York City. He insisted on turning his negative experience into a positive one. The Bicycle Film Festival is a platform to celebrate
the bicycle through music, art and, of course, film.


The BFF travels to over 25 cities around the world, including Paris, London, Tokyo, New York — and Sydney. Last year, more than 225,000
people attended the festival. The BFF is not only a showcase for new films, but also, includes rock shows, street parties, art shows,
dinners, bike rides and more!

The 2011 submission deadline is April 1. Any inquiries please contact Brendan or Jen at:
info@bicyclefilmfestival.com
jen@bicyclefilmfestival.com
brendan@bicyclefilmfestival.com

Velo Orange Leather Bar Tape Review

4 Velo Orange Bar Tape

A few months ago when I was trying to inspire myself to get back on the road bike, I changed out some parts on the Raleigh Clubman I had received for review.   I made it a bit more “women’s fit” and classed it up with Velo Orange Leather Bar Tape.   I’ve always loved the look and feel of the Brooks leather bar tape but it was a crazy price to try out a new type of bar wrap.

Details of the Velo Orange Leather Bar Tape

MSRP : $45-55 from VO (currently they have it on sale for $45!)

Colors : Honey Brown or Black

Initial Preview & Installation of the VO Leather Bar Tape

When I received the leather bar tape I was hesitant to install, to be honest it sat in my parts bin for a couple months after receiving due to be run over by a car and the lack of will to ride.  Slowly I realized the bar tape, among other things, is what I needed.  I needed to find beauty in road cycling again.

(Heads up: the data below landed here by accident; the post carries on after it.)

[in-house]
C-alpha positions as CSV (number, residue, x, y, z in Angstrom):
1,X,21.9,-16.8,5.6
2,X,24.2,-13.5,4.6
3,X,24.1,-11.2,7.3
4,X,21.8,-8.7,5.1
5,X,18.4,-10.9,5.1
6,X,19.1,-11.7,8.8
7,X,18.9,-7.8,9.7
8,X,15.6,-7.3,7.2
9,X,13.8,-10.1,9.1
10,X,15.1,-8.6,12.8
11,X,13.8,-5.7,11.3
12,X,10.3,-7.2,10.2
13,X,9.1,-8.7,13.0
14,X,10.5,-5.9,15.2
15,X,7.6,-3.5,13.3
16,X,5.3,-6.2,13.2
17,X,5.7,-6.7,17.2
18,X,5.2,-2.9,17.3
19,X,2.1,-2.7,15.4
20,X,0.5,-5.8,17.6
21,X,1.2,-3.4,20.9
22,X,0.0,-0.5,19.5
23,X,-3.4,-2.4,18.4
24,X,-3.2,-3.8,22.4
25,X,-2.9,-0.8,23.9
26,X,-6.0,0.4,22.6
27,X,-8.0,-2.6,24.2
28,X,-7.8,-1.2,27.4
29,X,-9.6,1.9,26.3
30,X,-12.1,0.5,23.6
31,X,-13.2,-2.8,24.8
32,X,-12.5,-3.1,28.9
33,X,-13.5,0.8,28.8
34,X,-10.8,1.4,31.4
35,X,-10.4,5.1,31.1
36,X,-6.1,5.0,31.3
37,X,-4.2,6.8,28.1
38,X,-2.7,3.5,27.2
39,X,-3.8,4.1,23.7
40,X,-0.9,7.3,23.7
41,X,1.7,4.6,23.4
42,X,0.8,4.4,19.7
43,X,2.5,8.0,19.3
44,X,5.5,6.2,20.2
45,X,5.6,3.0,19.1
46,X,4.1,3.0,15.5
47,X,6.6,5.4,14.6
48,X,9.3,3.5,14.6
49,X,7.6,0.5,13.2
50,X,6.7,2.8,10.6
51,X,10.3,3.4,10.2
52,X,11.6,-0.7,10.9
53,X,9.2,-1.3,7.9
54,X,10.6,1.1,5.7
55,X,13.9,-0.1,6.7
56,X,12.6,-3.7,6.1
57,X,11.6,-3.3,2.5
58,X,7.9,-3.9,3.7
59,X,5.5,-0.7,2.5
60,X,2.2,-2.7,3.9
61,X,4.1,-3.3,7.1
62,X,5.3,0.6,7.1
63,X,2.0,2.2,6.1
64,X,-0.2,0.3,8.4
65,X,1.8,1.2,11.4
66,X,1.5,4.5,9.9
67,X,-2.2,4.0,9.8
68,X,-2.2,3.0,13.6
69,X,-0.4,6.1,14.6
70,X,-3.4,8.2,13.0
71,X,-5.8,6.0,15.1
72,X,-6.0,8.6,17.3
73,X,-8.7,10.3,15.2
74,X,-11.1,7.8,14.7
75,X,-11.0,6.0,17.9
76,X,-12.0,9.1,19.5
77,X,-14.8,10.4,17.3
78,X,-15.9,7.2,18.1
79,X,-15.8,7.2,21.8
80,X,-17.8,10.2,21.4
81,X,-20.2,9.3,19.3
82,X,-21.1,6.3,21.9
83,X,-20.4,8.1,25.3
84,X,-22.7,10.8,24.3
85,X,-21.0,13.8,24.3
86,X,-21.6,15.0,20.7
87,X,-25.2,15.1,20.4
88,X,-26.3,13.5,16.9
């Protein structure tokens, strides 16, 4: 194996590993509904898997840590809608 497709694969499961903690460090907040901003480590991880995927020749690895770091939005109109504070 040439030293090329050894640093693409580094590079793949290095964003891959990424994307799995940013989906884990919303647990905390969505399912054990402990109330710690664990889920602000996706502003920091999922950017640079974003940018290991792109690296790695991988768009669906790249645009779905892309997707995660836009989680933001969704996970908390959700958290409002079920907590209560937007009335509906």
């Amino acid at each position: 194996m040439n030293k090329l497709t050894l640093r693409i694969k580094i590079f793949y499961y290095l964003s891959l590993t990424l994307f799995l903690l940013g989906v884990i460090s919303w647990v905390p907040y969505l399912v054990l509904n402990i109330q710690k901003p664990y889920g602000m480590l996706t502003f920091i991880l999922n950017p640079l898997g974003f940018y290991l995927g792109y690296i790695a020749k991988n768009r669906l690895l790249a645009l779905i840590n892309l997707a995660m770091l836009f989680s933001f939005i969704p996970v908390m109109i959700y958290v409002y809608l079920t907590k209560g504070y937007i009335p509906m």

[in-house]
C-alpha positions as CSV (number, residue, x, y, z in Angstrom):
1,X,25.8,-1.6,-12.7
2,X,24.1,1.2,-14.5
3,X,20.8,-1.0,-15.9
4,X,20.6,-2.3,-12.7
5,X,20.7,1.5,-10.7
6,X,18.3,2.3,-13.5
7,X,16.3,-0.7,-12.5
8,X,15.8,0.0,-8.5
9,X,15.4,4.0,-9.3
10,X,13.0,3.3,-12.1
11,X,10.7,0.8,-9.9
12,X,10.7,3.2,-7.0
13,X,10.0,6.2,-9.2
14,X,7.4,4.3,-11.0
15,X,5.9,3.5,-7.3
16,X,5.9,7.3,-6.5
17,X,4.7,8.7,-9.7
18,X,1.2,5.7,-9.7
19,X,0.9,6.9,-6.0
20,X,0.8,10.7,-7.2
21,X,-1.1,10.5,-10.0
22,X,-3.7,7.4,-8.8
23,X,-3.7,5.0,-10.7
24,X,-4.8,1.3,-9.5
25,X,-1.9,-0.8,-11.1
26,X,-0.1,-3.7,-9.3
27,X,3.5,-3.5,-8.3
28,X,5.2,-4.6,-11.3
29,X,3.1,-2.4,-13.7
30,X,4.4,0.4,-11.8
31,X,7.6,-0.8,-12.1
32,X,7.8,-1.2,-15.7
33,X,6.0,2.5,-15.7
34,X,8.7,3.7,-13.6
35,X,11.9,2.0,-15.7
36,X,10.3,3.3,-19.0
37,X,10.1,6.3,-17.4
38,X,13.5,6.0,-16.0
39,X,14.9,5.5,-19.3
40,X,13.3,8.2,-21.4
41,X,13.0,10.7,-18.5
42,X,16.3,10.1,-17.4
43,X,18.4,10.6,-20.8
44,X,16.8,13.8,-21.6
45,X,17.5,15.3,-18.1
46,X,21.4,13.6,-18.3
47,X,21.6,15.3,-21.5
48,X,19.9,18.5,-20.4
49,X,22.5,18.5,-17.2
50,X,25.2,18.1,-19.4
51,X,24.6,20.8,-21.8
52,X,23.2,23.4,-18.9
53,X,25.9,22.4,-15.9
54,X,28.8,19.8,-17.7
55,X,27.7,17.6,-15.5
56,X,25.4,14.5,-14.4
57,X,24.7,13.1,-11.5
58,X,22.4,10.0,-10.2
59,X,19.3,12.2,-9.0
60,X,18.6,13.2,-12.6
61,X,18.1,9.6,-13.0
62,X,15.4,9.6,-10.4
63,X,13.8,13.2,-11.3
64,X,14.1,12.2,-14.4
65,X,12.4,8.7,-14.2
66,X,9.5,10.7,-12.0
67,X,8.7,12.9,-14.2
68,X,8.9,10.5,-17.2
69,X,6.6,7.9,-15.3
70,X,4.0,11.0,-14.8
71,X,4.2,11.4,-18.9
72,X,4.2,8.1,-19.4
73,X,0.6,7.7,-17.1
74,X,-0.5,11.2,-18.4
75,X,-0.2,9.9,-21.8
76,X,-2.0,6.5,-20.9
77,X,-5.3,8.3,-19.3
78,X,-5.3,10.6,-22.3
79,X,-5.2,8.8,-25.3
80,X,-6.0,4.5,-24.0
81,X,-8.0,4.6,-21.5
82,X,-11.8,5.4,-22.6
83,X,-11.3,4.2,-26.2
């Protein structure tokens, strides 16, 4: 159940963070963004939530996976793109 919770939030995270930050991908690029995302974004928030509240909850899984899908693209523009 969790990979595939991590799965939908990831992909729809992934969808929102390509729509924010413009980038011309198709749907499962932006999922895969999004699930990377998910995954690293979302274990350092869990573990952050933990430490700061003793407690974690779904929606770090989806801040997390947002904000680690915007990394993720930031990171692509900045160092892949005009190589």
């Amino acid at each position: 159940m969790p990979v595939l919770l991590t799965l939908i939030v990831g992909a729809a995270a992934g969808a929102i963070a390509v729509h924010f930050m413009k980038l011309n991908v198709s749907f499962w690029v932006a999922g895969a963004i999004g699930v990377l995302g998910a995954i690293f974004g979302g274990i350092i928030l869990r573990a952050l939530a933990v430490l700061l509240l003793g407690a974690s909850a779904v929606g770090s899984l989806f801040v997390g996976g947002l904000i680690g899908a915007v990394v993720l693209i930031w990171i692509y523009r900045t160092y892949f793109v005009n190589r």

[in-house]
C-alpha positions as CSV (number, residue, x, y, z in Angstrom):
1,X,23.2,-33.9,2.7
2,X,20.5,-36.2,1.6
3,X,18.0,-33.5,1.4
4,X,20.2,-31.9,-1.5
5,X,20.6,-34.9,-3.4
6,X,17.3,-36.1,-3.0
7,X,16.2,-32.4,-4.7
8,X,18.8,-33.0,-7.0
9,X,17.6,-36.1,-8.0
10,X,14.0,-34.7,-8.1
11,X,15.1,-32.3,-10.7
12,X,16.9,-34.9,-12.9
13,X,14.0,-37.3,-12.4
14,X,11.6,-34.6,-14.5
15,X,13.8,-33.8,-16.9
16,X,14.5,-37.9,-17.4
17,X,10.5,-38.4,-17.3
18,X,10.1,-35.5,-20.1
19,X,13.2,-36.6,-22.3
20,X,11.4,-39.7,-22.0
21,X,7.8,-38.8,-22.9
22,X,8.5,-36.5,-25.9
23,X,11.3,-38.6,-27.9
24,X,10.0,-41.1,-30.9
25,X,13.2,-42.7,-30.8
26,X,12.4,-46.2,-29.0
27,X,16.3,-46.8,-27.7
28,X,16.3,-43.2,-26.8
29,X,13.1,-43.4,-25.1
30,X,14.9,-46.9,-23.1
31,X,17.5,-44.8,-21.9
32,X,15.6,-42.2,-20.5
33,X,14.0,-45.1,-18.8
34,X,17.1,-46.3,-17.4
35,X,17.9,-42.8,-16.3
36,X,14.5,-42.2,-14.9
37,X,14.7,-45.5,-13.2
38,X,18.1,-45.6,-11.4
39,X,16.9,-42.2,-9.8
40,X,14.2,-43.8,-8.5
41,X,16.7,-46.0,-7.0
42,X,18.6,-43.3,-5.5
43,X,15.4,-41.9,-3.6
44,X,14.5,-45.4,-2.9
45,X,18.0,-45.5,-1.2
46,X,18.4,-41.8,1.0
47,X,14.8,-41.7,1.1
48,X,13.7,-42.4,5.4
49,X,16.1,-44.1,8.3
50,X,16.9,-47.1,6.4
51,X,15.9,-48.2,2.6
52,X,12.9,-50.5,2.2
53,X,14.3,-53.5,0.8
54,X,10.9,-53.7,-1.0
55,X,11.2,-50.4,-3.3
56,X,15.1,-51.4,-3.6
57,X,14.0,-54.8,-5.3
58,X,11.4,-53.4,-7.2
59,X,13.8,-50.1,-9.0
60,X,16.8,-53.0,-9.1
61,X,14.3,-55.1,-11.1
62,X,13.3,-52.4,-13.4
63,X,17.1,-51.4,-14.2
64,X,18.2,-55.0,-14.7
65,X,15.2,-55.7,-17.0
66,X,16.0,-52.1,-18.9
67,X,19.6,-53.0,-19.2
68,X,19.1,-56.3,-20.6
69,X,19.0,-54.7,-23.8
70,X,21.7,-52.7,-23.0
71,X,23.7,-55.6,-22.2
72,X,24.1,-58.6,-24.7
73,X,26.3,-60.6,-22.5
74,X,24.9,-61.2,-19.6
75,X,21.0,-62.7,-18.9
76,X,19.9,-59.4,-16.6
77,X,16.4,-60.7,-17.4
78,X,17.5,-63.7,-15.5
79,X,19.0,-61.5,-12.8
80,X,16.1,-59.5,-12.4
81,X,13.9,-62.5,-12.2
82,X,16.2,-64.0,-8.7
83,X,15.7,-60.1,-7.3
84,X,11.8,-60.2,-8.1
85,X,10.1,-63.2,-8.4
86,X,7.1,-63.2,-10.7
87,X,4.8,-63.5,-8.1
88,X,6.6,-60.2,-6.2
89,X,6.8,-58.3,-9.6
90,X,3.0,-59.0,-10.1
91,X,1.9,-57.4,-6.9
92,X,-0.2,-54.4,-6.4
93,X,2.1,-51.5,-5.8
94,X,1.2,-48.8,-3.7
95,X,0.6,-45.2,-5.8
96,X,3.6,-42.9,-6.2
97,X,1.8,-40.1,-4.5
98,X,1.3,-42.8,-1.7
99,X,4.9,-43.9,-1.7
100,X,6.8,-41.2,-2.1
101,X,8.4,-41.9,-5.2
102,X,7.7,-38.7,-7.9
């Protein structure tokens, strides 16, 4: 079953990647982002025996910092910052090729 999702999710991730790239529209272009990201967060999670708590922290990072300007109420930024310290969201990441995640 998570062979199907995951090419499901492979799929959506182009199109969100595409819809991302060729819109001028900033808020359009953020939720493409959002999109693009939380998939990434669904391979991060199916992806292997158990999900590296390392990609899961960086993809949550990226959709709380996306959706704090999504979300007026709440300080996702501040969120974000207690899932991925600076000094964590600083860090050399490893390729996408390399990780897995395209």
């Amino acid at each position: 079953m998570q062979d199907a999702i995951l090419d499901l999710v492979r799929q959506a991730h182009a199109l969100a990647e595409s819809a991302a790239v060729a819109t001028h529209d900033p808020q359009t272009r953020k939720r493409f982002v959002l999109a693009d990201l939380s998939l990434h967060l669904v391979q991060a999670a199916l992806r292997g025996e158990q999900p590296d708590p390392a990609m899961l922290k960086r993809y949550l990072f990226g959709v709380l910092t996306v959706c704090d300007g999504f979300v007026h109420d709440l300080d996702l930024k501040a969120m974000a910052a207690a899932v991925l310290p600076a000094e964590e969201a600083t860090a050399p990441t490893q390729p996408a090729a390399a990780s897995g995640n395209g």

Installing the bar tape is much tougher than installing normal cork style bar tape.   There is next to no give and the bar tape in the bend of the bar wants to crease.   I had to try two or three times to get it right and have enough to end properly on my 42cm bar.  This may be due to liking more padding and overlapping half of the wrap as I went around, but I don’t know how it would wrap a 46cm bar and not be super thin.  Or, quite possibly my upper body strength isn’t what it should be to wrap leather bar wrap?

Riding with Leather Bar Wrap

The words I can put in this paragraph won’t sum up how nice the leather feels in your hands.   It reminds me of a well loved baseball glove, or settling into an expensive car with the glamorous baseball glove leather seats.   Grabbing on to the bars, and the soft feel that the bar wrap gives back is like a nice hug back from your bike.   The padding is another story.  I have to wear gloves when riding this bike, and padded gloves are not something I normally wear.

Other Notes

If you look closely at the pictures there are two where the bar wrap was stitched together half way through the roll.

White leather would be hot.

Overall Impression

If I had a carbon fiber 14lb road or cyclocross bike,  I wouldn’t use this bar wrap. For a nice classic steel ride, this will be my staple bar wrap.  No question.  And the $55  is well worth it as it will last 5x more than the cork wrap.  When installing it again, I may find one of my strapping muscle clad friends to help man handle the leather, but its good to know the bar tape will be able to take it!

Find online at Velo Orange

This product was given to me at no charge for reviewing.  I was not paid or bribed to give this review and it will have my honest opinion or thoughts through out.